- What is the role of the European Union in promoting the integration of refugees?
- How will the outcomes of elections in key member states affect the way Europe accepts and integrates migrants?
- Are there successful examples of integration which can be shared and replicated?
- How are cities and businesses dealing with the challenge of integration?
Senior Partner at McKinsey & Company and Director at the McKinsey Global Institute (MGI)
Followed by a panel debate with
Head of Portfolio and International Business at Siemens Professional Education
Director for Migration, Mobility and Innovation at the European Commission Directorate General for Migration and Home Affairs
Deputy Mayor of Amsterdam
Director of the Refugee Talent Hub
Founder of "From Syria With Love"
Director of Insights at Friends of Europe
Yara Al-Adib founded the collective “From Syria With Love” in 2016 to empower newly arrived Syrian women to share their culture and background with others in Belgium. A Syrian herself, Al-Adib has studied in both Lebanon and Europe, and now works in service and experience design. She has also spoken about her experiences with migration and integration in Belgium at a TEDx event in Liege.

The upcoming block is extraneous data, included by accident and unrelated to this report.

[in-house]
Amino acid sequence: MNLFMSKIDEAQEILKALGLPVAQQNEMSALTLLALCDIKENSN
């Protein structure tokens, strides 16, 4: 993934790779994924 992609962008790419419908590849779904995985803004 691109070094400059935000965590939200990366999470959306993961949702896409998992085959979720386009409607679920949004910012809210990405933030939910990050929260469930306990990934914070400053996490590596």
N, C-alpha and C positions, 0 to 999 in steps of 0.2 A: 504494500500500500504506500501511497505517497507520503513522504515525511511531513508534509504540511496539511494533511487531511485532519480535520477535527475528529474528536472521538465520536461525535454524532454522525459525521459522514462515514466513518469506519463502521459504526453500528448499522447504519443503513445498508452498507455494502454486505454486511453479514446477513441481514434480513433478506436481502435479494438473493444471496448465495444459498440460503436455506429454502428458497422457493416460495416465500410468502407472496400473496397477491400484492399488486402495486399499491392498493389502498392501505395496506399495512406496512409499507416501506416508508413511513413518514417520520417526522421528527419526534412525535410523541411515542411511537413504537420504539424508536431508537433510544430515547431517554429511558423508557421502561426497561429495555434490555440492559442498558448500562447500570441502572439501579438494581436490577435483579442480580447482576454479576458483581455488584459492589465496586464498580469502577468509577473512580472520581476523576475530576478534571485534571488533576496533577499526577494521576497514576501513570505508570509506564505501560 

Jacques is a senior partner at McKinsey and a director of the McKinsey Global Institute, the firm’s business and economics research arm, and one of its three global co-leaders. Since joining the firm, he has worked with media, telecom, online services, healthcare, fin-tech, travel and logistics companies on a variety of issues. He is also the co-author of numerous reports on the Internet of Things, big data and social technologies, including “Digital Europe: Realizing the continent’s potential”. He is a fellow of the Aspen Institute, ECORE, and KUL University.